The Singing Judge, the Poacher and the Stroud Fringe
The beak asked me: 'Why do you poach?’ before he sent me down to the Horsley House of Correction.
'Why, Eliza Butler, must you not only disgrace your obligation of necessary deference as a humble village labourer, but also disgrace your sex? What in Heaven's name possessed you, in order for you to be apprehended in the fields on Lord Deuce’s estate?
'Well, your honour, I replied, ‘It's like this. I was born in Bristol in 1798, but never knew my father. Not because I was base born, but because he was press ganged and killed at sea fighting for His Majesty.
My mother was born a gypsy, sir, and took me with her to return to her family. We travelled the Stroudwater valleys and hills, sir, and then I got work as a spinner, sir, when I was 12.
I first went poaching, sir, when the Corn Laws came in. The price of bread went so high that we had no money for anything else. So I went into the fields, sir, with my grand father and he taught me how to roam the land, follow the hidden ways, the forgotten tracks and sequestered brooks.
And so it continued, sir, until I fell in with some Stroudwater weavers in an alehouse. They told me that the Corn Laws were doing more than just making bread costly; they were, in fact, they said, designed to line the pockets of the rich with the wages of the poor. Where is the justice in that, they said. And with their masters reducing their wages, they said, they had to fight back.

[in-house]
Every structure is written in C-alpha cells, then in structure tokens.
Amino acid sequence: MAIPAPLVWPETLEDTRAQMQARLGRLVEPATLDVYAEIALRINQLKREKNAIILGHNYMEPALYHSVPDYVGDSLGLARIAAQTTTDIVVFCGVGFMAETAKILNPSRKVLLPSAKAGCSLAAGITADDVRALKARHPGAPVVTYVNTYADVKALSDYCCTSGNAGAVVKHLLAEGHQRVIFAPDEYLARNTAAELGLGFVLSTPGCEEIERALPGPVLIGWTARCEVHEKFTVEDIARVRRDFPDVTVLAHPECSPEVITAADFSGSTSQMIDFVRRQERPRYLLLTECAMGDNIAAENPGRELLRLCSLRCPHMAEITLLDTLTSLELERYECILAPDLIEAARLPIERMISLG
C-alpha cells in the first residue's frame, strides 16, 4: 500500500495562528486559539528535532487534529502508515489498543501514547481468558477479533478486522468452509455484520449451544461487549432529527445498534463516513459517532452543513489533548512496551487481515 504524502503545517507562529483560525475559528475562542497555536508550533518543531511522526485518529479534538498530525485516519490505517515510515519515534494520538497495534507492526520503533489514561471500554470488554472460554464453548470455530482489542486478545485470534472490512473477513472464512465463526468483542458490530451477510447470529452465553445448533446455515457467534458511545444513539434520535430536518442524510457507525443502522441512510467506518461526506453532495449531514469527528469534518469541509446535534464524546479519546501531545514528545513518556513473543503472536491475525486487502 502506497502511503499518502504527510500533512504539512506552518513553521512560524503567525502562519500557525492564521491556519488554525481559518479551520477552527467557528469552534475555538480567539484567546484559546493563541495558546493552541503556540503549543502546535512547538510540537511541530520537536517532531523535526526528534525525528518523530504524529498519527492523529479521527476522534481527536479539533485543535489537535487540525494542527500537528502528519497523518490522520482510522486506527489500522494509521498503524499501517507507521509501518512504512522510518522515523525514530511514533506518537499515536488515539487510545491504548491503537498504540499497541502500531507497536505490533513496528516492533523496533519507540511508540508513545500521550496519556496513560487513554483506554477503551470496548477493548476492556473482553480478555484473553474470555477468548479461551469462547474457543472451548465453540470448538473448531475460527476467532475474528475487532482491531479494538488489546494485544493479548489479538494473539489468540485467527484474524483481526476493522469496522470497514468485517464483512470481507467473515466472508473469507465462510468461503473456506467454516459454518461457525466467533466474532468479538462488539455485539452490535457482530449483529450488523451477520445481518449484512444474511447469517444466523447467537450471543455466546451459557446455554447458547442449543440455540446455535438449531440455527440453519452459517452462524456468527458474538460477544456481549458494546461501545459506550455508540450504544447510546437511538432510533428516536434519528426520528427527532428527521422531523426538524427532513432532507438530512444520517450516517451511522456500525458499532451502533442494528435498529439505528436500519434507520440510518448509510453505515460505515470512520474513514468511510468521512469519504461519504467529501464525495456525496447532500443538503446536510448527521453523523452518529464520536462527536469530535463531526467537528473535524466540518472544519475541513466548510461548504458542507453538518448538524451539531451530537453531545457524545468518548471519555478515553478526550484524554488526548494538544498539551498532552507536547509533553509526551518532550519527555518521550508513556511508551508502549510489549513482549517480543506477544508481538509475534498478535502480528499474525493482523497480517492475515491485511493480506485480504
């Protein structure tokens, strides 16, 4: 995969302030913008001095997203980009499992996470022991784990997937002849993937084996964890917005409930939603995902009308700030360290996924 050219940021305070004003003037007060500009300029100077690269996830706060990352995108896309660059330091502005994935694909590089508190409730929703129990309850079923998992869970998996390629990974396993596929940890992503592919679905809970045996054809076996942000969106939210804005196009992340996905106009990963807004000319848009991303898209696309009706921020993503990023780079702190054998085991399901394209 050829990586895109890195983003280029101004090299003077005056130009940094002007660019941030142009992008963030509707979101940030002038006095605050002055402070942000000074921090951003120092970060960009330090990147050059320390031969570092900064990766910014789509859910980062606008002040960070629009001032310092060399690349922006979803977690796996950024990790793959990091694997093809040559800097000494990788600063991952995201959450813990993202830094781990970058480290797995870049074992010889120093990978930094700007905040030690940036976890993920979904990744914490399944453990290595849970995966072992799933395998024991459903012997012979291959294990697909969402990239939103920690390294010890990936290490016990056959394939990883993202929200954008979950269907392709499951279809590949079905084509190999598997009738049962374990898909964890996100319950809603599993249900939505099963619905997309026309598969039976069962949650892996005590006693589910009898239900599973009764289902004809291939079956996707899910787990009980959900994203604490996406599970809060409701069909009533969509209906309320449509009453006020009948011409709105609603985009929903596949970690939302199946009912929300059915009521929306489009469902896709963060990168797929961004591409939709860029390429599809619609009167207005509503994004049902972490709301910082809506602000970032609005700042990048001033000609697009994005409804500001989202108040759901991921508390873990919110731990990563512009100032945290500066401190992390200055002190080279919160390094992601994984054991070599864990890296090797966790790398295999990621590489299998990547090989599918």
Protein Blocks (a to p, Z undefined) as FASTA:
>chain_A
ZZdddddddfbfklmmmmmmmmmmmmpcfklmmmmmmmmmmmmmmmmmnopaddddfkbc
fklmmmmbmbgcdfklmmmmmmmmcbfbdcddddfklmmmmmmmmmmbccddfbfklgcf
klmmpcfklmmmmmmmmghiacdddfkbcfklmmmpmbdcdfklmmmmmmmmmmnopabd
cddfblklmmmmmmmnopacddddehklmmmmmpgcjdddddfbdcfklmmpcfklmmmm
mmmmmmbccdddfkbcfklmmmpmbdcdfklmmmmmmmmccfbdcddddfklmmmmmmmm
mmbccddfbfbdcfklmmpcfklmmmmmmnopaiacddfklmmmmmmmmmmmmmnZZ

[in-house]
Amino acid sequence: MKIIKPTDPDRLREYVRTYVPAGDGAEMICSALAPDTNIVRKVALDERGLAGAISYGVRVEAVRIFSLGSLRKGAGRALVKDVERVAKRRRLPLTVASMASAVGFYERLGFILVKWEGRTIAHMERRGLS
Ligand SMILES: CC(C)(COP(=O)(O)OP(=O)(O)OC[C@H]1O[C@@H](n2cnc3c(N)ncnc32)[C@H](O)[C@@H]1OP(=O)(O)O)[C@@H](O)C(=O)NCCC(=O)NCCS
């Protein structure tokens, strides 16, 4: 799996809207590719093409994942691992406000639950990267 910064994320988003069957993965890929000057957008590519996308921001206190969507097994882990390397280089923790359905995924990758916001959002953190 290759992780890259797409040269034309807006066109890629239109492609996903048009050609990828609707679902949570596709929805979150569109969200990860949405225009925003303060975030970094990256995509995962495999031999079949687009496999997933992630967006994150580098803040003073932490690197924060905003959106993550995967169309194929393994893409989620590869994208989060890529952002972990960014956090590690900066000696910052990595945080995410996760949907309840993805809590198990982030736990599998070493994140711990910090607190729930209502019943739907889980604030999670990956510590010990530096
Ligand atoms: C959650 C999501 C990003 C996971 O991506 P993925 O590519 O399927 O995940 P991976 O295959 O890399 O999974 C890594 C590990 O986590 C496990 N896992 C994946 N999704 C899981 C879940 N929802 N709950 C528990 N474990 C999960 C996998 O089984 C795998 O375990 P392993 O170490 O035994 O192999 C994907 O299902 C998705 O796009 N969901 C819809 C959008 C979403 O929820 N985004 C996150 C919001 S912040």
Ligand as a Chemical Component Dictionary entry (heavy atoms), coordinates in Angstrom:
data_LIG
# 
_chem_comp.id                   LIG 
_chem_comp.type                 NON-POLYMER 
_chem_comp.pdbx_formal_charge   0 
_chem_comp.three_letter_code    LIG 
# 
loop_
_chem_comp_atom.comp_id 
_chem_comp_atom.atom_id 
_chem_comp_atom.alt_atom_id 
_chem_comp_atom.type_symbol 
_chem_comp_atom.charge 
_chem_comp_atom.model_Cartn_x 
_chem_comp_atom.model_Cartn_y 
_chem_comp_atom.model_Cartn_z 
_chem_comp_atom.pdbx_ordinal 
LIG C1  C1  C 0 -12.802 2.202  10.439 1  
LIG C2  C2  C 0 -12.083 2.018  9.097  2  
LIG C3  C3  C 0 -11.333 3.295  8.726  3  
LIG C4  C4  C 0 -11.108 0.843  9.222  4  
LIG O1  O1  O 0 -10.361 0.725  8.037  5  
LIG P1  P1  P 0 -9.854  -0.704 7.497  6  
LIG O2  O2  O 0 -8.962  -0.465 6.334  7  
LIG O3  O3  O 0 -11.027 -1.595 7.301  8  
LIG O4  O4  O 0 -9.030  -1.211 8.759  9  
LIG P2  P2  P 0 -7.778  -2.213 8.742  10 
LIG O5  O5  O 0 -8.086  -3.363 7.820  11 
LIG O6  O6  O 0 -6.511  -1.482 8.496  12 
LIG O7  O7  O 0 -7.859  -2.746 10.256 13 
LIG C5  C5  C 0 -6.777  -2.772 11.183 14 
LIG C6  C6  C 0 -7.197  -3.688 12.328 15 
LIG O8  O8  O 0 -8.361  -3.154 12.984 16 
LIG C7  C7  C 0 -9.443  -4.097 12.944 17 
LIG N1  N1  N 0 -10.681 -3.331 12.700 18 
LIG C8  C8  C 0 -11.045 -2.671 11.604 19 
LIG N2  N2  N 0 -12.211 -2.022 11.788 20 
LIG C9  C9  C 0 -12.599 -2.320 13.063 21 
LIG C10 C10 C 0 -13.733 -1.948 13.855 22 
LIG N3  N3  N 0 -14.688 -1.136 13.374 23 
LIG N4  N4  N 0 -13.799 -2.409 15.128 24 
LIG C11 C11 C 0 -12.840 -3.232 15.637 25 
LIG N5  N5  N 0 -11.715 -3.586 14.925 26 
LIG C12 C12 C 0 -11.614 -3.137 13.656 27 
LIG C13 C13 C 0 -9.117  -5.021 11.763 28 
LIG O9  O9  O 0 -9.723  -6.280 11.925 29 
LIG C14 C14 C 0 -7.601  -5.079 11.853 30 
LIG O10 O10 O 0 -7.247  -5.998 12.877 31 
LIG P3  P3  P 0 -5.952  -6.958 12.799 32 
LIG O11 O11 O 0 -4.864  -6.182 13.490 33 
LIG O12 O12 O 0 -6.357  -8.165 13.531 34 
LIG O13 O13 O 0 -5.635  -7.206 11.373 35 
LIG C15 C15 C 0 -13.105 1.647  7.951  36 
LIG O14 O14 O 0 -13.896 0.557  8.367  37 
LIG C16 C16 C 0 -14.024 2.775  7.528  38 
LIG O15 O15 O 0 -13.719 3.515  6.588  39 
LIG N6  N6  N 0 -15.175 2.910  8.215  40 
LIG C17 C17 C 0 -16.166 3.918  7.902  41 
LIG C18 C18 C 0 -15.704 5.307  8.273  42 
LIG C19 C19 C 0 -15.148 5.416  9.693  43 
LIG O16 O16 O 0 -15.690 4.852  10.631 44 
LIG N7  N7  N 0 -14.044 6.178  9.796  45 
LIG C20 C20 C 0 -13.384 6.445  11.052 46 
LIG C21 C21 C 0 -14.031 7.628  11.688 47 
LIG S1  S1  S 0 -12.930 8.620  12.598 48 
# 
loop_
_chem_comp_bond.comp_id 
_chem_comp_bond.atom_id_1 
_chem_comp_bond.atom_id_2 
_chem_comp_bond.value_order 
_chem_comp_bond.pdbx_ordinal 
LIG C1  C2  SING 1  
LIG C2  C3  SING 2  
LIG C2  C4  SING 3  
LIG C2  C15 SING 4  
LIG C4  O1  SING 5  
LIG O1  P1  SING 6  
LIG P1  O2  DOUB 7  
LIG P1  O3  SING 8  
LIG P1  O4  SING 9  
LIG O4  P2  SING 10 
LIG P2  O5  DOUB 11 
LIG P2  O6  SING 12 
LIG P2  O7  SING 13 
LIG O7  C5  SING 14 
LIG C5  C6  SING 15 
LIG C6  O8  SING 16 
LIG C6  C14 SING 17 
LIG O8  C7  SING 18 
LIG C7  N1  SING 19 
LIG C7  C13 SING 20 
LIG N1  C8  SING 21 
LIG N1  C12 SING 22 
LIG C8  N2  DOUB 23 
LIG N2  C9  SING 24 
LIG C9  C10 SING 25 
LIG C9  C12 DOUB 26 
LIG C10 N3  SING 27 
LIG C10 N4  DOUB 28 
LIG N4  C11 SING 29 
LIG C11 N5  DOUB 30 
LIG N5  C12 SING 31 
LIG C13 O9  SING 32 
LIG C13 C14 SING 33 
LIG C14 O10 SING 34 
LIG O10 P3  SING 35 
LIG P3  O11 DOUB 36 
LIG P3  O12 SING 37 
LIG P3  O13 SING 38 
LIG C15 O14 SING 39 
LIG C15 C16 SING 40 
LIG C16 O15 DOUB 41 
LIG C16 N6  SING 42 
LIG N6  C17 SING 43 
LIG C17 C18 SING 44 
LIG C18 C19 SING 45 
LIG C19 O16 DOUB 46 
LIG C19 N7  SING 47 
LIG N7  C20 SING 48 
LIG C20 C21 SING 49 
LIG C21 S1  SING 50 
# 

So I joined them in their bid to have a union, sir, and learned how to riot as well as poach in a gang. We wandered the margins of the cultivated fields, sir, sometimes making rough musick as we went along. We called ourselves ‘The Stroud Fringe’, sir, living as we did, on the periphery of accustomed normality.
My grand father was pleased with my occupations, sir. He would drink ale with any poacher or rioting weaver. He has just died, sir, but his last words to me are still clear: 'Damn Enclosure! Damn these blasted hedges and fences! Damn the rich, Damn the landlords! Damn the masters! Damn the Game Laws. Damn the Vagrancy Act! Damn transportation! Damn the government! Long live Captain Swing! Huzza for the Stroud Fringe!'
Then he gently breathed his last.
That is the background, sir.
Now to the more precise circumstances involved in my apprehension -
Sir, when the wind picks up of an autumn afternoon, and the turning leaves start to fall; when the last blackberries start to wither, and when the last harvest has been gathered and the acorns lie thick on the ground, it's then when the first frost is around the corner and the hunter's moon is in the sky. Why, sir, that to me is the call of nature.
Added to which, I was starving, sir, and if I can take game on the turnpike, then why not in the fields, sir?'
'Guilty, as found. Defendant sentenced to three months hard labour in the Horsley House of Correction.'
‘Sir’, I said, ‘One last thing, I’ll sing you a song as they take me down.’ And I did:
“You ram-bling girls of Stroud-Wat-er, I’ll have you to be-ware,
When you go a-hunt-ing with your song, your dog, your beer,
Look out for the gamekeep-ers, be-ware your app-re-hen-sion,
Or you’ll end up in ill-fated Horsley House’d Correction.”
And what do you think happened next?
The beak opened his mouth and sang back to me!
‘Think yourself lucky, Eliza Butler. Thirty years ago, you would have sung this:
“Come all you wild and wicked youths wherever you may be,
I pray you give attention and listen unto me,
The fate of us poor transports as you shall understand,
The hardships we do undergo upon Van Diemen’s Land.”’